“With an unsteady economic situation, sports rights holders cannot expect countries to invest in facilities in the way their events require them to. The fact that fewer and fewer countries are financially capable of hosting mega events has sent a strong message to sports rights holders, who in response have suggested hosting those mega events across different countries.”
Football’s European governing body, UEFA, has led the way with its bold decision to host its Euro 2020 tournament in 13 cities across the continent, and the International Olympic Committee has opened the door to future joint city or country bids for the Olympic Games.
“Only time will tell if this experimental multi-city/country format will have been a one-off initiative or if it will leave a long-term footprint. Changing the hosting model can relieve some of the burdens, but it cannot be the only answer brought to the table. I deeply believe that this is a symptom of the problem, rather than the solution.”
“After having worked 15 years for mega event organising committees and bid committees before joining the MCI Group, I would say that the solution could be in a better partnership model between host cities and sports rights holders, a collaboration where economic and social benefits are created together and spread more fairly between stakeholders, where the scale of the event is fit for purpose and therefore more cost-effective, where athletes and spectators are at the centre of our concerns.”
There is tough competition between cities to land sporting events. So who is winning most battles? According to Sport Business, the Ultimate Sports City of 2016 is New York City, which won the annual award ahead of former winners London and Melbourne.
The category winners based on their major event portfolios were:
But what makes a winning sports city?
“In my opinion, cities or countries that succeed are the ones that have a clear strategy, a strategy they have designed according to their own capabilities, and that they follow closely over the years. These cities don’t necessarily need to bid for mega sports events, have gigantic stadiums or even invest in huge infrastructures in order to excel as a sports destination. Many cities have found their niche hosting smaller-sized events.”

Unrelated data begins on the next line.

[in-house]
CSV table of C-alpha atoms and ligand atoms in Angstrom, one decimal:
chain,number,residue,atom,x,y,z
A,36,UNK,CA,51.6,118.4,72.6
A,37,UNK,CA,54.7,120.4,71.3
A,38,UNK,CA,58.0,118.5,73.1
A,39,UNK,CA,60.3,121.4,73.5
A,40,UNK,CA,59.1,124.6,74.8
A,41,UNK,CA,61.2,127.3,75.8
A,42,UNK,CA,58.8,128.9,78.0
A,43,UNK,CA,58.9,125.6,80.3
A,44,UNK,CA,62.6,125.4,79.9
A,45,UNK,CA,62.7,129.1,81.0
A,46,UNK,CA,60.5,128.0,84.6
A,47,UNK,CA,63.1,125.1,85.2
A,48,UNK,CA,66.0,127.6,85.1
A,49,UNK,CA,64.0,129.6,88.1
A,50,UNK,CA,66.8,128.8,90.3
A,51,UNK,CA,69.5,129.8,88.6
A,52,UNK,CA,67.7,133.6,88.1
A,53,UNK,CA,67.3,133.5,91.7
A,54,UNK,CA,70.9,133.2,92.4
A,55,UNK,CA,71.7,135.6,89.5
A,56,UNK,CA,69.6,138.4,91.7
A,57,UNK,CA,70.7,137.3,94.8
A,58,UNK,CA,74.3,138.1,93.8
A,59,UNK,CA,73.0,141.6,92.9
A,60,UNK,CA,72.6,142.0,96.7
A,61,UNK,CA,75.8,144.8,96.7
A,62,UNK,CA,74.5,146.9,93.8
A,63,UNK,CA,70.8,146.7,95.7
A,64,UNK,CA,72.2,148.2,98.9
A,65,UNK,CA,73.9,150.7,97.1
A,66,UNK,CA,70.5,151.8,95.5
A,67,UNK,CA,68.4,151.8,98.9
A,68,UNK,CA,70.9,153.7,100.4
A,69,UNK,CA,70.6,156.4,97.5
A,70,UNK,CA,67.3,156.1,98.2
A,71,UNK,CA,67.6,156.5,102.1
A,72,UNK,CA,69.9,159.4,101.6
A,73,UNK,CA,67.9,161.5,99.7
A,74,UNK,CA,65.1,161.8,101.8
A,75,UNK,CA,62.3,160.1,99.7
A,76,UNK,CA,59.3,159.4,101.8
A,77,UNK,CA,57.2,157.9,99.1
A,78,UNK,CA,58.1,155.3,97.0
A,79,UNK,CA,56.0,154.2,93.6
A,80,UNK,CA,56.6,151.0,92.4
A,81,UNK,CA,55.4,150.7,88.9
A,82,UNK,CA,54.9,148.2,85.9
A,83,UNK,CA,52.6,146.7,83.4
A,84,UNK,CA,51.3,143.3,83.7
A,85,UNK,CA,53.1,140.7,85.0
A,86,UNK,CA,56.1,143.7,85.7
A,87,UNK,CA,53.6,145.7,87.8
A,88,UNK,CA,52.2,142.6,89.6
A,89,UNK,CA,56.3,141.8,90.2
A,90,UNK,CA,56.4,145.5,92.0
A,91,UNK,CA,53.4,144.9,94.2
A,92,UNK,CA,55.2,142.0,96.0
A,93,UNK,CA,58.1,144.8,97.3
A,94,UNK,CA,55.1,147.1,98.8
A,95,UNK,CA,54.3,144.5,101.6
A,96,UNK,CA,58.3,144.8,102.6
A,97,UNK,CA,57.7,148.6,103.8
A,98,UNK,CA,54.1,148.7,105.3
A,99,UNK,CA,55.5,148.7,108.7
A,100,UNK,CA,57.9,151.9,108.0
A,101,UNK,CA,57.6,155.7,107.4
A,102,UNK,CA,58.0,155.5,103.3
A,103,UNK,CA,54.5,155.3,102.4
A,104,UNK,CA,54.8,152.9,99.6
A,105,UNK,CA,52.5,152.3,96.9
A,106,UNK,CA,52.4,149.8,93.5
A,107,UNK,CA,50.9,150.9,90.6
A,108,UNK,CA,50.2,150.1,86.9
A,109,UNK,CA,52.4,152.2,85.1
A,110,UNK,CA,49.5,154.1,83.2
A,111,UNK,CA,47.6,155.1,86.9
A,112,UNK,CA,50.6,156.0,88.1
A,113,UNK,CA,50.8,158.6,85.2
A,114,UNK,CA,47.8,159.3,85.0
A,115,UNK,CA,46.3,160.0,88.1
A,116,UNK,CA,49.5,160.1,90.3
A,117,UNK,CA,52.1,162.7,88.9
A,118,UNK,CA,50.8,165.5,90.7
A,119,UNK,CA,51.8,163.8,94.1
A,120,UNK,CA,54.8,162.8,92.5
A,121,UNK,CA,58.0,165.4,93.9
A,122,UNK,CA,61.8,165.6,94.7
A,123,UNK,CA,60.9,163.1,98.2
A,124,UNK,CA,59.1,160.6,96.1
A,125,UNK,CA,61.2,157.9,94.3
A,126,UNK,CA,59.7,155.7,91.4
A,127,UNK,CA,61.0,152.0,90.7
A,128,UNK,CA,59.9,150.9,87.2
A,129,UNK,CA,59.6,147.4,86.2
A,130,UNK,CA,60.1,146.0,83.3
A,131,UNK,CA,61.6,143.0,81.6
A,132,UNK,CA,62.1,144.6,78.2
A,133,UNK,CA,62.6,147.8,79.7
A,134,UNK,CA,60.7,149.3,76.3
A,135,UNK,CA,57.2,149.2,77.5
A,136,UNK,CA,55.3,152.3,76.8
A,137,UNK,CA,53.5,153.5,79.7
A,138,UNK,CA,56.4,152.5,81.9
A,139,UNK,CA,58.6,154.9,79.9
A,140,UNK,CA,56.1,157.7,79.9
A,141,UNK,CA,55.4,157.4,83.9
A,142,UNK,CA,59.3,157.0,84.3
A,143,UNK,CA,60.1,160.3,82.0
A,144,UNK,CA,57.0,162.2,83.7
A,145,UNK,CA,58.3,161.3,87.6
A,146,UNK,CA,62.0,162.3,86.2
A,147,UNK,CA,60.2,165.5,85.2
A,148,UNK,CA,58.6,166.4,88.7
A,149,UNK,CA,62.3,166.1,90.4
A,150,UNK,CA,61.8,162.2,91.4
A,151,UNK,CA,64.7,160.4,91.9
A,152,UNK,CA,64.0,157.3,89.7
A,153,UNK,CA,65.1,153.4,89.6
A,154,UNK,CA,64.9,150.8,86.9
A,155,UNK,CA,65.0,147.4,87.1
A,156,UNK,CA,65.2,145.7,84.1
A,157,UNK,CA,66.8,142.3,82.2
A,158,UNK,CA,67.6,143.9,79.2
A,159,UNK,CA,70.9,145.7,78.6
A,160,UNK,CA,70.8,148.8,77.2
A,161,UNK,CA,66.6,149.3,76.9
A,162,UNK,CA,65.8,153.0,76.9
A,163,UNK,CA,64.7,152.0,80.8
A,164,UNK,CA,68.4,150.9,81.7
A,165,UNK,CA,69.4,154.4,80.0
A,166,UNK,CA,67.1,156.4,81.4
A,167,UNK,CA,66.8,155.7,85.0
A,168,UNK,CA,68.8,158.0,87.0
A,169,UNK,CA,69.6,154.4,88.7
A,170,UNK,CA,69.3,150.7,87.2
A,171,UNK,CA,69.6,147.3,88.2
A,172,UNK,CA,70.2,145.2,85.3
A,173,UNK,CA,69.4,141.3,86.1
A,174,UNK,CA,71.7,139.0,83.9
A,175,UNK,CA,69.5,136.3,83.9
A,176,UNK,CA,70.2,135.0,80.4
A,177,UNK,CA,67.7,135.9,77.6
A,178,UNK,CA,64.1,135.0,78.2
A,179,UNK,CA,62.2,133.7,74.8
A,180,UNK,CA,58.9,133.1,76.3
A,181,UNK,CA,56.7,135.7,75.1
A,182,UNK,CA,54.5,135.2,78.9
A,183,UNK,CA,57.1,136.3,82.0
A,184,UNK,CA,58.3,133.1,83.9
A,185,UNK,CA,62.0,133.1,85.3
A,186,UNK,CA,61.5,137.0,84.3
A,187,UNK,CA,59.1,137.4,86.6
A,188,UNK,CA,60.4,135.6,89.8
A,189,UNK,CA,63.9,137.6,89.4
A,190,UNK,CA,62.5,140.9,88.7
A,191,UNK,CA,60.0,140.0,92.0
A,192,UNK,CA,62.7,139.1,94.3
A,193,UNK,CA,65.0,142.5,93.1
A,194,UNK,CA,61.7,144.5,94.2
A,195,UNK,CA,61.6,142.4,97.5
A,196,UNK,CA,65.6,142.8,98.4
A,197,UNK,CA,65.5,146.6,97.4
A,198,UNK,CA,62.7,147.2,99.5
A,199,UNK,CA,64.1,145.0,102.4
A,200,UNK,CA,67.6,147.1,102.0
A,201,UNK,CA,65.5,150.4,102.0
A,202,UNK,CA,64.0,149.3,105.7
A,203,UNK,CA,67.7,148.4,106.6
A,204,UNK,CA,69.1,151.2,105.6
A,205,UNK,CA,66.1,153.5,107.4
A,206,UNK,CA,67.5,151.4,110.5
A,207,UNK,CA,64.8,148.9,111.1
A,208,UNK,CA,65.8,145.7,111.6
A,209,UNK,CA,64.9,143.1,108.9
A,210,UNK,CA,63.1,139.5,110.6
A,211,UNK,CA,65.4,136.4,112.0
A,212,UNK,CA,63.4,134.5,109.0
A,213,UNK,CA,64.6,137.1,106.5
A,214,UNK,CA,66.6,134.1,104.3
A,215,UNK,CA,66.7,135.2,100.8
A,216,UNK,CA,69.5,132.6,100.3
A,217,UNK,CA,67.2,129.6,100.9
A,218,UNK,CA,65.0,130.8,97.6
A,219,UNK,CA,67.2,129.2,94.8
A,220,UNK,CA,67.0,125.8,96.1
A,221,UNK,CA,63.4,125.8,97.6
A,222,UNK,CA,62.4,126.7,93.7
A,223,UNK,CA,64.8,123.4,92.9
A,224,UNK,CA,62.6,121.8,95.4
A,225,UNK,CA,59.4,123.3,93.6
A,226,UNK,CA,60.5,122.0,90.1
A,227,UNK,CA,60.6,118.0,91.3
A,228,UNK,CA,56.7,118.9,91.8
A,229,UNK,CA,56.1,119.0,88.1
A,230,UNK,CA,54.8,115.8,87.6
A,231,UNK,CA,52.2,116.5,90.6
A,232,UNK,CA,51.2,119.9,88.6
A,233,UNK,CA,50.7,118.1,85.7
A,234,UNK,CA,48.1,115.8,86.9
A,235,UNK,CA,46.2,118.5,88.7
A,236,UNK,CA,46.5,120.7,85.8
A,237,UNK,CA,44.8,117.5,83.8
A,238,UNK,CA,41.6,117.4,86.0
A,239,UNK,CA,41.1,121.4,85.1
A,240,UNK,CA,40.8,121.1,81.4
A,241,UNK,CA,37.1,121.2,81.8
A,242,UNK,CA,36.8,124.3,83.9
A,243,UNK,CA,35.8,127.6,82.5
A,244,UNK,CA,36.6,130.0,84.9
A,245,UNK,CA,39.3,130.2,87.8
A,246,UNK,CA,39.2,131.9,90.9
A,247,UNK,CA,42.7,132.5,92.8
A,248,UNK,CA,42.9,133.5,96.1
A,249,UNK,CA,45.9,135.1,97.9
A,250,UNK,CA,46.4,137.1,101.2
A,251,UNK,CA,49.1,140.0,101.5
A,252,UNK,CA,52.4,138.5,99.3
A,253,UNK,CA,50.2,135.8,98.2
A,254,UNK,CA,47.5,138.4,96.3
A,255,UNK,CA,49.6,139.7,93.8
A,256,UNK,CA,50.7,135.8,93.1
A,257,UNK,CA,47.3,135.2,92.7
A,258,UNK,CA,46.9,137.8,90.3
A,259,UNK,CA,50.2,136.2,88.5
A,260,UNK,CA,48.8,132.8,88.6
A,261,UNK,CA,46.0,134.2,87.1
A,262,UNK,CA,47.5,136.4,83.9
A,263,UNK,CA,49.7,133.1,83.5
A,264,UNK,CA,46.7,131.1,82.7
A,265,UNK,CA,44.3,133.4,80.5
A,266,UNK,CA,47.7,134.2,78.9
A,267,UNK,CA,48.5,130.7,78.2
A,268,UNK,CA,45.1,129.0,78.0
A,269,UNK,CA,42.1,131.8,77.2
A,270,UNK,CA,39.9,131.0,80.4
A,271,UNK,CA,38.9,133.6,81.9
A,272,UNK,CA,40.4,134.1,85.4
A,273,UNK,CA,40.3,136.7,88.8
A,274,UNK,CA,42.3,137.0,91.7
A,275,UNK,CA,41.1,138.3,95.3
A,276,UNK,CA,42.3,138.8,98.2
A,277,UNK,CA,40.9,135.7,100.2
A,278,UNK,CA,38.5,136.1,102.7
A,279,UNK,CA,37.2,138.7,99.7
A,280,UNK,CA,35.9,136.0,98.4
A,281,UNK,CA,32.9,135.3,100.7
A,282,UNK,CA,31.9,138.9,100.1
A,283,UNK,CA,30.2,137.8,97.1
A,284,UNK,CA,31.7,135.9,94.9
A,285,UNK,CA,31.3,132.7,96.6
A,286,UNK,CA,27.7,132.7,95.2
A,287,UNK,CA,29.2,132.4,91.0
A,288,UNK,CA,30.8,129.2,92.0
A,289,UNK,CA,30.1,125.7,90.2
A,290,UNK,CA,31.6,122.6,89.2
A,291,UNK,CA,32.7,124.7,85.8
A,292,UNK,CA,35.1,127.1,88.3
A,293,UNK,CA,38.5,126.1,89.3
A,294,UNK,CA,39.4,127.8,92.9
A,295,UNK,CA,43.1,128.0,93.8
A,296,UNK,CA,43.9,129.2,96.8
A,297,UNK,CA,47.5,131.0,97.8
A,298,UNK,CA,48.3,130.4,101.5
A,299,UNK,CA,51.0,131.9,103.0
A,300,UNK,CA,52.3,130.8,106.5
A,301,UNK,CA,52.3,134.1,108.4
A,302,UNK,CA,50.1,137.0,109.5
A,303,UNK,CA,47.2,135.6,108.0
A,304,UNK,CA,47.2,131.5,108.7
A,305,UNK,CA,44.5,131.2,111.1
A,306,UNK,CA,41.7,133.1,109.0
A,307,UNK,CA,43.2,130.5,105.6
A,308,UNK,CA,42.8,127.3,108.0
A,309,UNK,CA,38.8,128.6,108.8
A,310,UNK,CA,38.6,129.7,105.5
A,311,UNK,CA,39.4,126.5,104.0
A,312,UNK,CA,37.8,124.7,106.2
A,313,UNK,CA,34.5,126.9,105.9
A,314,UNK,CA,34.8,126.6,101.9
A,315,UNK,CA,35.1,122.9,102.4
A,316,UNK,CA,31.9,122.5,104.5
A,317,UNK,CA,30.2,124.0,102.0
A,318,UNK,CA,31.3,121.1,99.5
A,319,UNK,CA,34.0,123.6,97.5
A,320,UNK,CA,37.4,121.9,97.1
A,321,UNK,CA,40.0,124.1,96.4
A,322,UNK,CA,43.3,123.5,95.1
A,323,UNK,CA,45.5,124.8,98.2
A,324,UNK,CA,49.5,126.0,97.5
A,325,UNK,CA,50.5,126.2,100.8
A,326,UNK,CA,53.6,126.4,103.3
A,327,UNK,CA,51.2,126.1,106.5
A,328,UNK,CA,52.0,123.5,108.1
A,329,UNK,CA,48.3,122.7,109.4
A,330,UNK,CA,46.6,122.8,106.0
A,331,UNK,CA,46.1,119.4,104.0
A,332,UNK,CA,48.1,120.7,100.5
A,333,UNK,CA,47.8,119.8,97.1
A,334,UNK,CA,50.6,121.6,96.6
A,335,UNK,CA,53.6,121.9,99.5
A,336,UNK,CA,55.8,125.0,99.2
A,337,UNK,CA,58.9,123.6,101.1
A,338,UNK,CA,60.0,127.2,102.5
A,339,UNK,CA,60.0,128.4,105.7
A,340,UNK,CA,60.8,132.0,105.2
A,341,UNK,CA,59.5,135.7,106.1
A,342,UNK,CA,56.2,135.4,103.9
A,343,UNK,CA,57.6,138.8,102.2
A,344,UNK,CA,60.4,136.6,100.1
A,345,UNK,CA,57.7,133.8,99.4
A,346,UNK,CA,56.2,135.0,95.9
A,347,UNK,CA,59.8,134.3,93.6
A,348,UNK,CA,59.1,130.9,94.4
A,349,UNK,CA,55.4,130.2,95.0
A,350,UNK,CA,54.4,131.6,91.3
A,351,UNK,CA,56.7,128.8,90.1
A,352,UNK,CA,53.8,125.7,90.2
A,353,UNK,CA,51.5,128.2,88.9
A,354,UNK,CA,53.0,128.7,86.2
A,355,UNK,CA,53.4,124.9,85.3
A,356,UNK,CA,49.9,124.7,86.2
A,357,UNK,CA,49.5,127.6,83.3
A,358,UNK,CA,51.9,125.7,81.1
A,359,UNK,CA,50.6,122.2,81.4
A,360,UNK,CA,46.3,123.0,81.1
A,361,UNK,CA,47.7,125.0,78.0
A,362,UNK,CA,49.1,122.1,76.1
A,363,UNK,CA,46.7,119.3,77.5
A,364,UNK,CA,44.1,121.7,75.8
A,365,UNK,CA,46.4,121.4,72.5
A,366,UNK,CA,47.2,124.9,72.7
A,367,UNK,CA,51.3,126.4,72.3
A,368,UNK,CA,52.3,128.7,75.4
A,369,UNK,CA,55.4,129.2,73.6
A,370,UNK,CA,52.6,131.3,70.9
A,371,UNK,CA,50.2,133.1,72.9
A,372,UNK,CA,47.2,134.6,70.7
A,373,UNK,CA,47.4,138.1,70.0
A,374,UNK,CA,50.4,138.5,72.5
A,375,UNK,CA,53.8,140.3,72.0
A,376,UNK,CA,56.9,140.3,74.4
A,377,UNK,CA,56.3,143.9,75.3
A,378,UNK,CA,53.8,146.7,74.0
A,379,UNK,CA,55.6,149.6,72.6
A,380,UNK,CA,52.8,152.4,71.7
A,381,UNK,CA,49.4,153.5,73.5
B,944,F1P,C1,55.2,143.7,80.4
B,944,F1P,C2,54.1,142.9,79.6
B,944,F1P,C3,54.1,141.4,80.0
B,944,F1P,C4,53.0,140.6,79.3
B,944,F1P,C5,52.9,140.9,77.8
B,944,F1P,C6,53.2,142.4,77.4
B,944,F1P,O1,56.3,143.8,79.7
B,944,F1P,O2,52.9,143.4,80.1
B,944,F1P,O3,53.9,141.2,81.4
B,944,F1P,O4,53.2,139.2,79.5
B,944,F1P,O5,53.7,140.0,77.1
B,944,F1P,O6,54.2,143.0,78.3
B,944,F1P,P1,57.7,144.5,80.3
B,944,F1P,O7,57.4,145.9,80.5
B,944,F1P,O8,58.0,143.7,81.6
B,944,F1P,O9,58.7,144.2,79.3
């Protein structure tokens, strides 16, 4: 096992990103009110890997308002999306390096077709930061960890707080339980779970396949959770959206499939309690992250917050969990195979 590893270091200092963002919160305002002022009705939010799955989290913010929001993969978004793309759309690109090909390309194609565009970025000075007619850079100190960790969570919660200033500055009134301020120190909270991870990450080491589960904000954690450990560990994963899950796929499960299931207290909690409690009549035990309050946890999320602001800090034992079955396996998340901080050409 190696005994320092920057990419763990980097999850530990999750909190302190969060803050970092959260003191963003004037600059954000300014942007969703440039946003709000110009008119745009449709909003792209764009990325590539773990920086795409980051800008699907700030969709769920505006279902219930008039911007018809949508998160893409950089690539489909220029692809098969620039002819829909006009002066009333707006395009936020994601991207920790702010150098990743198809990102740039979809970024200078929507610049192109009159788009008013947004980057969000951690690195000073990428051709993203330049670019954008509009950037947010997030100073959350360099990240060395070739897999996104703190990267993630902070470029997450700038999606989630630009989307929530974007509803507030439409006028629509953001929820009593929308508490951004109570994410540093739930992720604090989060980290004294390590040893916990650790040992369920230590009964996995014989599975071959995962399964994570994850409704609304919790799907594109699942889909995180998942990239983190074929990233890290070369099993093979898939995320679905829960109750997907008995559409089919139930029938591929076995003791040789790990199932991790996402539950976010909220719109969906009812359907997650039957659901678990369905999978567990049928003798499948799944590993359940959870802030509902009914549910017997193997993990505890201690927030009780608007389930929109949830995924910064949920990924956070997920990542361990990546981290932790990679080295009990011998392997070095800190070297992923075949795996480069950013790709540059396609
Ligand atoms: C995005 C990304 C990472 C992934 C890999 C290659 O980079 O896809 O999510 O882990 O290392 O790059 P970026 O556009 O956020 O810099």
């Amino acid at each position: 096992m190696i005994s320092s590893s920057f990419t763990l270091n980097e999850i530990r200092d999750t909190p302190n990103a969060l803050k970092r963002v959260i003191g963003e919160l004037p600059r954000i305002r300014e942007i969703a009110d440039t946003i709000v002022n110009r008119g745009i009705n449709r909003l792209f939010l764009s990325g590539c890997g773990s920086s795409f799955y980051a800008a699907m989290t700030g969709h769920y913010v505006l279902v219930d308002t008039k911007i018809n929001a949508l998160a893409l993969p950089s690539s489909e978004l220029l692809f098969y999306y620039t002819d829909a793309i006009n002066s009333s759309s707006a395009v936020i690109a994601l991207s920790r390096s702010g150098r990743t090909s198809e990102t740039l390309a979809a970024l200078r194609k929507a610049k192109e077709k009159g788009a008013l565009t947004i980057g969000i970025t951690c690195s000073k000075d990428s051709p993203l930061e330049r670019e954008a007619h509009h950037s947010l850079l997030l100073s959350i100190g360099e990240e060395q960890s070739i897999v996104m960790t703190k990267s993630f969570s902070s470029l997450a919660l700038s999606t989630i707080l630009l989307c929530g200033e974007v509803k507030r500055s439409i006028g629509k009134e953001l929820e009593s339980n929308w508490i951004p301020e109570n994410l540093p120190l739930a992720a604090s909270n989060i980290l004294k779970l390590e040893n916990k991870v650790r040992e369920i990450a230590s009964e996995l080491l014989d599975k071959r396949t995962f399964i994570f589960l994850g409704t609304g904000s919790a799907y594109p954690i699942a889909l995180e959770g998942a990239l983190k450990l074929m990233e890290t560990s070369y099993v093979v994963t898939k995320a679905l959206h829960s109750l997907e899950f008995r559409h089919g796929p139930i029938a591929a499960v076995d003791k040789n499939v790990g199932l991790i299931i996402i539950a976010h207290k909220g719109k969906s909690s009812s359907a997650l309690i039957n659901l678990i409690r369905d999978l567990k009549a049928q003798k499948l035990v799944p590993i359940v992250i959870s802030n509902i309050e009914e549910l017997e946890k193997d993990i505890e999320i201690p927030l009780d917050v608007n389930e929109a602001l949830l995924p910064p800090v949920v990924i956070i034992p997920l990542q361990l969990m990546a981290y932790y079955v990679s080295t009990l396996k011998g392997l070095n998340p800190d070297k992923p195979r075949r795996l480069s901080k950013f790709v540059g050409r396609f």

She says that Ireland offers an excellent example. “Over the past few years, it has become an international sports events destination, attracting and supporting small and mid-size international events.”
Hosted events in 2016 include the Cadets & Juniors World Kickboxing Championships (Dublin), the Laser Radial World Championships in sailing (Dun Laoghaire), the Youth A World Pentathlon Championships (Limerick) and the JKA European Karate Championships (Dublin). And events for 2017 such as the ITF World Championships in taekwondo and the Women’s Rugby World Cup have already been already announced.
“Sometimes, in order to be a successful sports city, what matters most isn’t the size of the event, but rather hosting the right event with the right partners and offering that little extra bit of soul to the destination.”
When it comes to emerging sports, Barbara Martins-Nio mentions two with great potential for cities, e-sports and Formula E – street racing for electric-powered cars.
“Whether or not e-sports is classified as a sport is clearly no longer the main debate. Huge online communities have sprung up worldwide, which are now being taken offline with a momentum that can no longer be ignored – with small-scale studio events, large festivals and capacity-filling stadium events springing up in every country.”
“E-sports has completely redefined the way people communicate, play with one another and engage with content around their chosen ’discipline’. E-sports fans create their own communities, their own tournaments, their own events: they have democratised their sport entirely.
“The ease of access via streaming has also allowed for an interactive, unregulated and unified audience. Instead of e-sports fighting to be accepted as a sport, the sports industry should in fact start looking at e-sport’s best-practices – the incredible power of its online communities, the democratic creation of content and events, driven by the fans, for the fans – to evolve to the next level. Over the next few years, I strongly believe that we’ll see e-sports completely redefining the way that real sports play the game.”
MCI has already moved into this area by partnering with German-based ESL, the world’s largest e-sports company, to create ESL Brazil an e-sports network focusing on the Brazilian market.
One fast-growing event that is of great interest to MCI is the FIA Formula E Championship, which ran its first season of races in 2014.